poetics, time, body disruption and marginally queer solutions

Friday, February 04, 2005

Task Force Calls NY Marriage Decision 'Brilliant and Moving'
Calls Upon Mayor Bloomberg Not to Appeal
Statement by Matt Foreman, Executive Director, National Gay and Lesbian Task Force

"We urge every American and particularly New York City Mayor Michael Bloomberg to read with an open mind Justice Doris LingCohans extraordinary opinion ordering an end to marriage inequality in New York. It is brilliant, moving, and with compelling logic demolishes each and every argument raised against extending same sex couples the freedom to marry.

We call upon Mayor Bloomberg and the City of New York not to appeal this decision, but rather, when the 30day stay expires on March 7, to welcome our couples with open arms and official marriage licenses."

As always, we are grateful to our heroes at Lambda Legal and the plaintiff couples for their courage and vision.

Task Force Calls NY Marriage Decision 'Brilliant and Moving'
Calls Upon Mayor Bloomberg Not to Appeal
Statement by Matt Foreman, Executive Director, National Gay and Lesbian Task Force

"We urge every American and particularly New York City Mayor Michael Bloomberg to read with an open mind Justice Doris LingCohans extraordinary opinion ordering an end to marriage inequality in New York. It is brilliant, moving, and with compelling logic demolishes each and every argument raised against extending same sex couples the freedom to marry.

We call upon Mayor Bloomberg and the City of New York not to appeal this decision, but rather, when the 30day stay expires on March 7, to welcome our couples with open arms and official marriage licenses."

As always, we are grateful to our heroes at Lambda Legal and the plaintiff couples for their courage and vision.

Thursday, February 03, 2005

Ohio gay marriage ban at center of domestic violence challenge
Associated Press Writer

CLEVELAND (AP) - Darnell Forte is accused of slapping a woman he lived with. To try to get a domestic violence charged overturned, his lawyer has raised a wider issue, claiming a conflict between Ohio's new constitutional amendment defining marriage and the state's domestic violence law.

Opponents of the amendment banning gay marriage, among the nation's broadest, feared the measure would be used to try to curtail all sorts of rights for unmarried people, and they say the domestic violence case in Cleveland is one such attempt.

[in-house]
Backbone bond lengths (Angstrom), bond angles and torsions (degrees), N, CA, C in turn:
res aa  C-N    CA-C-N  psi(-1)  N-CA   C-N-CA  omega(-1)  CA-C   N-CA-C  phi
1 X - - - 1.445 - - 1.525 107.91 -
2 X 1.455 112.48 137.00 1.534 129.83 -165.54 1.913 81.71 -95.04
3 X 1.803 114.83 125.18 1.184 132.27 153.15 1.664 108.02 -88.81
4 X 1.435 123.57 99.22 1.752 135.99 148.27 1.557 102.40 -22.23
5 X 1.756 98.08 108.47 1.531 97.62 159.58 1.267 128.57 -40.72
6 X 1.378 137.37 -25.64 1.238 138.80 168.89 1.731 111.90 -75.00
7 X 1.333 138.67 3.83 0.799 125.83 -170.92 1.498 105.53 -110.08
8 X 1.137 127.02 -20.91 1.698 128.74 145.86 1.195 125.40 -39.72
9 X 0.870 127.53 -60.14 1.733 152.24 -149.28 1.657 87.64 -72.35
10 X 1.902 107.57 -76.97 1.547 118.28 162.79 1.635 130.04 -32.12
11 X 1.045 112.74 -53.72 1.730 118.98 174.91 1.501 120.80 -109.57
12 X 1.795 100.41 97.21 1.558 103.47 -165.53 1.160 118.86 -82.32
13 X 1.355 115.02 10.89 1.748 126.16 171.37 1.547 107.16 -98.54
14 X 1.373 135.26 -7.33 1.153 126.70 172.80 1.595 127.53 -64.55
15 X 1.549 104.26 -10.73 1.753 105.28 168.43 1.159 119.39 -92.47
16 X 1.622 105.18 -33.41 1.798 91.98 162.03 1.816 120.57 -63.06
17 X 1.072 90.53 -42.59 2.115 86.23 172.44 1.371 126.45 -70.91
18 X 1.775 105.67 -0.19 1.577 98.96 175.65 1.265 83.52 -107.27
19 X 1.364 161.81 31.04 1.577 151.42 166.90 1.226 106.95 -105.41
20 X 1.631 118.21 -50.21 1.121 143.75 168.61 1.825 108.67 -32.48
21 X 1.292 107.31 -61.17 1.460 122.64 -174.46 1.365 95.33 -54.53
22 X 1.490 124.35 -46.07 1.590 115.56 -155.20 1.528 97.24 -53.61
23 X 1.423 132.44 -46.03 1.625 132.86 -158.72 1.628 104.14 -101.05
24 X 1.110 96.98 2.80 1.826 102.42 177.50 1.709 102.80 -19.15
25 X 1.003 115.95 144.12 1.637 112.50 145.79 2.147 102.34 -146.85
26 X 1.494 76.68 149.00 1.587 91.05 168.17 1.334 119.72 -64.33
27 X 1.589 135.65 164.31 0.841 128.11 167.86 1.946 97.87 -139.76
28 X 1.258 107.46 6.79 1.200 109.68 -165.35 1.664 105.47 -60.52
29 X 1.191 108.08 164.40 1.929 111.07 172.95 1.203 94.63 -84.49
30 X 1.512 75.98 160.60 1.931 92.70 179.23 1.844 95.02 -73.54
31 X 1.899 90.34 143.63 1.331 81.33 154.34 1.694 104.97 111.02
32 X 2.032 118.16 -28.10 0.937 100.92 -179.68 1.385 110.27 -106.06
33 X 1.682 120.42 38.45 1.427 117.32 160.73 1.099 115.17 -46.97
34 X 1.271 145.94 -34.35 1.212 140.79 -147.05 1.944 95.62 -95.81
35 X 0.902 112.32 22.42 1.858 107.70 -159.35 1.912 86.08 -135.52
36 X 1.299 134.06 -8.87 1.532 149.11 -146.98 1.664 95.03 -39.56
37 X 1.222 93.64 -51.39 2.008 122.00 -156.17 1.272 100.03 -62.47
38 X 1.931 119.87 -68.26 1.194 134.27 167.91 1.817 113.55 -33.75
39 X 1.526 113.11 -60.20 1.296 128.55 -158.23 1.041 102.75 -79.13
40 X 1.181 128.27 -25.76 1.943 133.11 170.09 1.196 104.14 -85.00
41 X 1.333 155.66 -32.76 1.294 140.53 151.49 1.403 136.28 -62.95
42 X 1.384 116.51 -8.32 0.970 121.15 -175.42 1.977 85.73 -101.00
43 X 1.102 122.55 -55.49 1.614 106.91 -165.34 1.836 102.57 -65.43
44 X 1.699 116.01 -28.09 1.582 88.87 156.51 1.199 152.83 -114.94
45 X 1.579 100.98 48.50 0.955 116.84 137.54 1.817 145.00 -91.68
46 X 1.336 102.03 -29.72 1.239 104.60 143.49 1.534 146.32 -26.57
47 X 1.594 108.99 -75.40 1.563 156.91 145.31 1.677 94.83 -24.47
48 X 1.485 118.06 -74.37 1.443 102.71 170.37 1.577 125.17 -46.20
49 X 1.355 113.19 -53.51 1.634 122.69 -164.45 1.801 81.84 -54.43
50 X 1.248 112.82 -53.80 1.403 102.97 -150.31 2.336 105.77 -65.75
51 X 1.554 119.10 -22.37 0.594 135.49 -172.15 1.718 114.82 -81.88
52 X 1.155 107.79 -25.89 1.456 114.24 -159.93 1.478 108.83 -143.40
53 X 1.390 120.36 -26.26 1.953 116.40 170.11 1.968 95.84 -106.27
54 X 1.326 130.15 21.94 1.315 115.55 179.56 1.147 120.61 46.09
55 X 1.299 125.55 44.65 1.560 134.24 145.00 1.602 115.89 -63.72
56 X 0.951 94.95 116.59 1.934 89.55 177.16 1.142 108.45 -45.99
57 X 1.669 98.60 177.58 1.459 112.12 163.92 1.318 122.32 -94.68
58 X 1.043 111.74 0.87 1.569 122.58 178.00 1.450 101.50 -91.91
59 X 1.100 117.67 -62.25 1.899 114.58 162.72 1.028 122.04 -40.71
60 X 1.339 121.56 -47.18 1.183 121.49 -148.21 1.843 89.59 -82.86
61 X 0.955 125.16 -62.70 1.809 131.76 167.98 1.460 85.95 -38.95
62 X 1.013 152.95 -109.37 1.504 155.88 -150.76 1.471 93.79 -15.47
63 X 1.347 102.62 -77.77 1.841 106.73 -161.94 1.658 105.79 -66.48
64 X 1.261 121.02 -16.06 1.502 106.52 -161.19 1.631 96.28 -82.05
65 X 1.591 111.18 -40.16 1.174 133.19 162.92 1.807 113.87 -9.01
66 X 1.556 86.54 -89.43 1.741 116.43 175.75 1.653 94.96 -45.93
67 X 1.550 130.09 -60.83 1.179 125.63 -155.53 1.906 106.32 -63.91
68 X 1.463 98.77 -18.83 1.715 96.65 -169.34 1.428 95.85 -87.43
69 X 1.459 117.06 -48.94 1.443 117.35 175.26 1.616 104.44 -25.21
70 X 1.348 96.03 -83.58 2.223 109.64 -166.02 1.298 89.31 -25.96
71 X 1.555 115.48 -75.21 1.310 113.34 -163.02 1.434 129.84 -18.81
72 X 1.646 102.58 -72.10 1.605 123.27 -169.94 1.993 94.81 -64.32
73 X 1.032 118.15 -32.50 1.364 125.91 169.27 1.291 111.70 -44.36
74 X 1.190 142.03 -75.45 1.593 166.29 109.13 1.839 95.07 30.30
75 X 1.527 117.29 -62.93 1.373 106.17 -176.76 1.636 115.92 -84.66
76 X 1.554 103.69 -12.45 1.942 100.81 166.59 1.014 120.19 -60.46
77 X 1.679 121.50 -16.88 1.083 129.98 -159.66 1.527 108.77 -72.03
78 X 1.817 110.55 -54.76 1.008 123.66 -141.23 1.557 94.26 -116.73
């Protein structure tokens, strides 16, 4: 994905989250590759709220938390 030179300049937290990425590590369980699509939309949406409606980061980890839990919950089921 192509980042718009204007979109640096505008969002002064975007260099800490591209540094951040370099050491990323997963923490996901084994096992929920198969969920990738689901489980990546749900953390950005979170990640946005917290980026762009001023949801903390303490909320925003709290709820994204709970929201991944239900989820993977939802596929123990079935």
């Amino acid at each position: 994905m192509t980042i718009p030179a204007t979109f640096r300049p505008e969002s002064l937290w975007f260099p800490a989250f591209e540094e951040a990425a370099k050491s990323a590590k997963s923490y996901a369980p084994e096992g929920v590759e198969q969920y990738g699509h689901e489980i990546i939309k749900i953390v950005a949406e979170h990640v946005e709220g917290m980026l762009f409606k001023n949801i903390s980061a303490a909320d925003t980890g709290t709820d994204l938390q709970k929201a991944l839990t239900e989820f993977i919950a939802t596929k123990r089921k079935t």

Greens Call for Support for New Paltz, N.Y. Mayor Jason West

WASHINGTON -- February 3 -- Greens called for national support for Mayor Jason West of New Paltz, New York after misdemeanor charges were reinstated against him on Wednesday for solemnizing more than two dozen same-sex marriages. Mayor West, a member of the Green Party, faces up to a year in jail if convicted.

"We urge everyone who supports basic American values of freedom, equality, and human rights to protest the decision of an Ulster County judge and prosecutors to press these charges against Jason," said Marc Sanson, co-chair of the Green Party of the United States. "This is a conflict between an elected official acting on his conscience and some public officials and rightwing activists who confuse their own bigotry with moral values. The charges serve no legal purpose, except to vilify same-sex couples and anyone who supports their rights. We will do all we can to assist Jason."

Citizens Banned From President's Social Security Tour

After renewing his call for the privatization of social security in his State of the Union address last night, the President will embark on a barnstorming tour around the country to attempt to convince voters that his scheme to "reform" Social Security is in their interest.

One of his first stops is Fargo, North Dakota, where some locals were apparently shocked to find themselves unwelcome at the President's speech. According to an Associated Press report, more than 40 locals were on a "banned" list that was given to workers distributing tickets for the speech. Included on that list were Fargo City Commissioner Linda Coates and her husband, two local high school students, a producer of a local progressive radio show, a librarian, and a number of university professors. The seeming connection between the names on the list was that they had voiced opposition to the war on Iraq.

Statement of Steven Fisher, Communications Director
Once again, President Bush contradicts himself.

President Bush said that government should never undermine family values and family responsibilities but, in the very next breath, called for passage of a constitutional amendment that undermines GLBT families and denies them the same responsibilities of all others.

President Bush, in his first State of the Unionof his second term, chose the divisive path of supporting the narrow interests of extremist elements of his party over uniting the American people.

Sadly, once again he valued the extremism of a few over the greater good of protecting all Americans, including GLBT families whose well-being are jeopardized by this proposal.